Today we introduce to you one of the personalities that influenced the history of Romanians in the first half of the 20th Century: Queen Marie of Romania.
Today we introduce to you one of the personalities that influenced the history of Romanians in the first half of the 20th Century: Queen Marie of Romania. V.F. Writer and analyst Stelian Tanase, president of the “Orient Expres” Foundation, makes a portrait of Queen Marie:
“She was coming from England, she was half British, half Russian, with such great forerunners as the Czar and Queen Victoria. And here she comes, in the middle of nowhere, so to say, in a world that was completely unknown to her and that she didn’t understand. But even so, from the very beginning we see the signs of what Queen Marie was to become.”
Marie Alexandra Victoria, chosen at the age of 17 to be the future Queen of Romania, was born on October 29th, 1875, in Eastwell Park, the daughter of Prince Alfred, Duke of Saxe-Coburg and Gotha, and of Duchess Maria Alexandrovna of Russia. Marie got married to Ferdinand of Hohenzollern, crown prince of Romania, on December 29th, 1892, and the two were crowned in 1914. Here is Dinu Zamfirescu, president of the Institute for the Investigation of the Crimes of Communism:
“This young woman who came to a country she knew nothing about, managed to earn everybody’s respect, thanks to her powerful personality. She played a great part in persuading her husband, King Ferdinand, to be on the side of the Allies in World War I, somehow against the wishes of the late King Carol I, who had made an alliance with the Central Powers.”
Queen Marie was dubbed “Mother of the Wounded” and “Mother of Soldiers” thanks to her active role during WWI, when she could be seen both on the front line and in hospitals, to ease the suffering of soldiers. Here is Dinu Zamfirescu again:
“We should also remember the important part she played in the Peace Conference in Versailles in 1919, and how she pleaded the cause of Romania in the USA, whose president, Woodrow Wilson, was not necessarily a friend of Romania.”
Talking about that period, historian Ion Bulei explains:
“Marie is the one who talked to Clemenceau, the one who represented France at the Peace Conference in Versailles. Clemenceau said: ‘I’ll take my hat off to the Romanian people, but not before the Romanian politicians,’ but Marie replied: ‘How little you know us, Mr. Clemenceau!’ Marie was also the one who arranged a meeting between the then Prime Minister of Romania, Ionel Bratianu, and Wilson, and in that meeting she was also their translator, because Wilson did not speak French and Bratianu could not say a word in English. At that time, in Paris, Marie played a key role for Romania.”
In addition, Queen Marie was involved in the cultural-artistic life of Romania. She was particularly attached to two places, on which she left her unique mark and of which she used to say, “Balcic and Bran are my dream homes, they are my heart.”
She is said to have discovered Balcic, a small town on the north-eastern Bulgarian border thanks to painter Alexandru Satmari (1872-1933) who convinced the queen to visit the place in 1924. One year later, she began the building of the property in Balcic. Historian Ion Bulei explains:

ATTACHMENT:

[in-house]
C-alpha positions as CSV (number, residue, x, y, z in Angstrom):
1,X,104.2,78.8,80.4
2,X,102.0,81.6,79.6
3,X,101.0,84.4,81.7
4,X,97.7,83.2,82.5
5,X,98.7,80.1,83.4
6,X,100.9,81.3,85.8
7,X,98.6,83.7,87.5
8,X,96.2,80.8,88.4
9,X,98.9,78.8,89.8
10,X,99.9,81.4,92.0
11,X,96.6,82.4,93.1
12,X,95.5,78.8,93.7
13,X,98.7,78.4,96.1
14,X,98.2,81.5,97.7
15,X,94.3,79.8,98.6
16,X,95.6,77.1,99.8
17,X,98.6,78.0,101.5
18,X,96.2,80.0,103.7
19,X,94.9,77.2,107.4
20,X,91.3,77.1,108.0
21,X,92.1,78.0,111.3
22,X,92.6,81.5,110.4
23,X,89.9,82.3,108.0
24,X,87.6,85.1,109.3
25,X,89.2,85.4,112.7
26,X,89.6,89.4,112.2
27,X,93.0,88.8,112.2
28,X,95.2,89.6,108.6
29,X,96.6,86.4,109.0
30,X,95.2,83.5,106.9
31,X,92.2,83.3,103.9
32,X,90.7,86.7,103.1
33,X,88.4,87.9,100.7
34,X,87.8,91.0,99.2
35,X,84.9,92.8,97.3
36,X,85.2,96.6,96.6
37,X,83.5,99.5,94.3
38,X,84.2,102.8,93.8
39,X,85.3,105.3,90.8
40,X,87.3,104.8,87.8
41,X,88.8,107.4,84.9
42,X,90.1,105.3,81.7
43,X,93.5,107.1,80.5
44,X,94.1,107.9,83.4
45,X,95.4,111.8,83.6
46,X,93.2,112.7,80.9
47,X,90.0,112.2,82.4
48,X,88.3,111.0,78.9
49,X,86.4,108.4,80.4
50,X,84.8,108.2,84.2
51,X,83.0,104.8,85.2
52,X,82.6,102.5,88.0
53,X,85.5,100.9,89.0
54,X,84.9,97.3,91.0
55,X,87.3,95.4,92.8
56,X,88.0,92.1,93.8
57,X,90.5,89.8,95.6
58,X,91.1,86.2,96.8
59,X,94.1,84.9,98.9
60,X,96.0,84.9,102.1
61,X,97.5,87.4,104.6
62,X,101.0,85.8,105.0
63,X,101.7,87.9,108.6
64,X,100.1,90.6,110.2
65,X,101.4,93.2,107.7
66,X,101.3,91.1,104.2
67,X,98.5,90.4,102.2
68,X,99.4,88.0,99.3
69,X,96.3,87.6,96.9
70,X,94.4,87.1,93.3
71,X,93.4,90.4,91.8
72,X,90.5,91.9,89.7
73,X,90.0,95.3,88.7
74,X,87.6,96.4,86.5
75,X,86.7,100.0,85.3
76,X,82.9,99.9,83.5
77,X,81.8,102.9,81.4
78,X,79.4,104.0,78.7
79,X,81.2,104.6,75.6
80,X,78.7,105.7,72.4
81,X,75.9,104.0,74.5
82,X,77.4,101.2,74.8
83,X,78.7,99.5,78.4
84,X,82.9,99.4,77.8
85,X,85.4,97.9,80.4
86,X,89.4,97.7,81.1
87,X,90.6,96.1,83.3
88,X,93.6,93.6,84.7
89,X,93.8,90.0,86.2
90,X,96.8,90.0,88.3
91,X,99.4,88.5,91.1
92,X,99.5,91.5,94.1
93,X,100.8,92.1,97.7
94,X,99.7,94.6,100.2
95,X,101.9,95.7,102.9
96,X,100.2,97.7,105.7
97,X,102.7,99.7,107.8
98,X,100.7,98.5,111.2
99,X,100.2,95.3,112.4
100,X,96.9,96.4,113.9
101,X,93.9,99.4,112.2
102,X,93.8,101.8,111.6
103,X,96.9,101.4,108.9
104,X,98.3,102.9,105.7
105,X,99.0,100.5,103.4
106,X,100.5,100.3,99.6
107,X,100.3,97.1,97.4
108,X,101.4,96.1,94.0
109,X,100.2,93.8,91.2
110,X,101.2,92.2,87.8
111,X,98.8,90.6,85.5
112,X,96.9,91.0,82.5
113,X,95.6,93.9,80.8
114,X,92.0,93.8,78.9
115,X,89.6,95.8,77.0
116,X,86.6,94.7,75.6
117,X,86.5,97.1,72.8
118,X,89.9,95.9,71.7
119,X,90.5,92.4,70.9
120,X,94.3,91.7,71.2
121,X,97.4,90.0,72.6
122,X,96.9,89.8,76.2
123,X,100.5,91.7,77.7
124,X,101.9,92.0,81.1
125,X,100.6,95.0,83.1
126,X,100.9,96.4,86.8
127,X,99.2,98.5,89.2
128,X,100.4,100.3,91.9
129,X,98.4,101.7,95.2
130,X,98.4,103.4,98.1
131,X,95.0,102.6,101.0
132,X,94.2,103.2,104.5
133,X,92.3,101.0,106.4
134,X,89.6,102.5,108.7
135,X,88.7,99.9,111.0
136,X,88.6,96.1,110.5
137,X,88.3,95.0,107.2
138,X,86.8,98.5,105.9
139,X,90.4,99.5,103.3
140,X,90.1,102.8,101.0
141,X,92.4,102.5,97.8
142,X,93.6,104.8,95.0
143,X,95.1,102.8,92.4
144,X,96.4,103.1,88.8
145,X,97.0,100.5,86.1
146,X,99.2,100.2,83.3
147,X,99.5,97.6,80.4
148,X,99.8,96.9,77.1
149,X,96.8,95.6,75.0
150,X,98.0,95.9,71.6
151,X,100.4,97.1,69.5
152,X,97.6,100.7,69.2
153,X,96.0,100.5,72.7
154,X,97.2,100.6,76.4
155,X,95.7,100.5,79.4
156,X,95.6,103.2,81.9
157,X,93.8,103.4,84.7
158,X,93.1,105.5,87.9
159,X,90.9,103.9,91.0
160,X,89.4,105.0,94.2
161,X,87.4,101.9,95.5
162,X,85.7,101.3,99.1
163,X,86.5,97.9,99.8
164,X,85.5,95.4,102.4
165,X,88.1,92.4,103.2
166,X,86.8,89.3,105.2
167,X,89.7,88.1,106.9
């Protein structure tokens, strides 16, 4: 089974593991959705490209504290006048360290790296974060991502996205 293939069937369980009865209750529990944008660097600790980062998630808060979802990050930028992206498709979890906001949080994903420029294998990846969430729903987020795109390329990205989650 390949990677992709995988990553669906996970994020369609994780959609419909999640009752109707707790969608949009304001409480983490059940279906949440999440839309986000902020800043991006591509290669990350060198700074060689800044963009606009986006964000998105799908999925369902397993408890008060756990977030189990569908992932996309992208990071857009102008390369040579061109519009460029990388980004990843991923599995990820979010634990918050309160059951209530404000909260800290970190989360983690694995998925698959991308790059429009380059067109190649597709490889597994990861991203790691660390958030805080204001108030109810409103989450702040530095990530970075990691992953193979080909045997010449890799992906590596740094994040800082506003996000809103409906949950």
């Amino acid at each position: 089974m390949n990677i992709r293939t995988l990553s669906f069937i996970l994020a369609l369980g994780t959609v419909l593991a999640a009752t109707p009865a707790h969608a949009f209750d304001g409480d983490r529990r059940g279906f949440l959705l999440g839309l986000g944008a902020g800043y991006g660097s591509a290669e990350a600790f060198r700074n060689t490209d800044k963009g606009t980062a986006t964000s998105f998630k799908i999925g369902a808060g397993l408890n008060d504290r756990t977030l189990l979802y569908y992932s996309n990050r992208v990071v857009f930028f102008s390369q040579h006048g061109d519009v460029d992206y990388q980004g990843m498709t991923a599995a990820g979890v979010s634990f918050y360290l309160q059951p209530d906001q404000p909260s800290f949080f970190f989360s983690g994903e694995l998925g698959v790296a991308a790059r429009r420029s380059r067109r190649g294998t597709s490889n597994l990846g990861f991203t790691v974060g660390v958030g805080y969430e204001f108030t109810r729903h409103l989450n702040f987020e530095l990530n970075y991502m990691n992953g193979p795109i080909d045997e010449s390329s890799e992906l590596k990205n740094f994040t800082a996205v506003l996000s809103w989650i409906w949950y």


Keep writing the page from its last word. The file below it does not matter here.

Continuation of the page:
“Balcic is more than a residence built by Queen Marie. There’s also a church there, called Stella Maris, where her heart is buried. She also built a cactus garden there, which is still the biggest of its kind in Europe. She basically developed that town. She saw in it what the painters saw, a town where light can change every two hours, something they captured in their canvases.”
The town hall allotted land to the artists who used to come to Balcic every summer to paint, artists who started building houses there.
Queen Marie was a fascinating person, with her own individual lifestyle, as can be seen in Balcic. She collected and even created art works and would decorate the interiors and exteriors of her dwellings, being one of the promoters of the Art Nouveau style.
In 1933, when drafting her will, Queen Marie expressed her wish that, after her death, her heart be laid to rest in the small chapel, Stella Maris, that she had built on the Black Sea Coast, and her body be entombed in Curtea de Arges, next to her husband, Ferdinand, and the other members of the royal family. The chest carrying Queen Marie’s heart is now in the custody of the National History Museum, in Bucharest. Fully understanding her role and mission during those times, when she stood out as a Queen deeply involved in promoting Romania, Queen Marie wrote her memoirs between 1914 and 1936. Written in English, they were published between 1934 and 1936, under the title of “The Story of My Life”. The book was later translated into Romanian.
Queen Marie’s ardent wish to win the respect of her people emerges from the book. Marie wanted to be loved and she was loved indeed. Ion Bulei has further details:
"Marie’s words in her will: ’It is not for me to judge you, I’ve loved you’ disclose much of her feelings, of a caring person which made her become a Romanian by heart.”
Queen Marie’s biography also mentions a gesture rounding off her unique personality: on March 26th 1926, on Annunciation day, Queen Marie converted to Orthodoxy. Queen Marie did more for the Romanian people than hundreds of diplomats, ministers and presidents.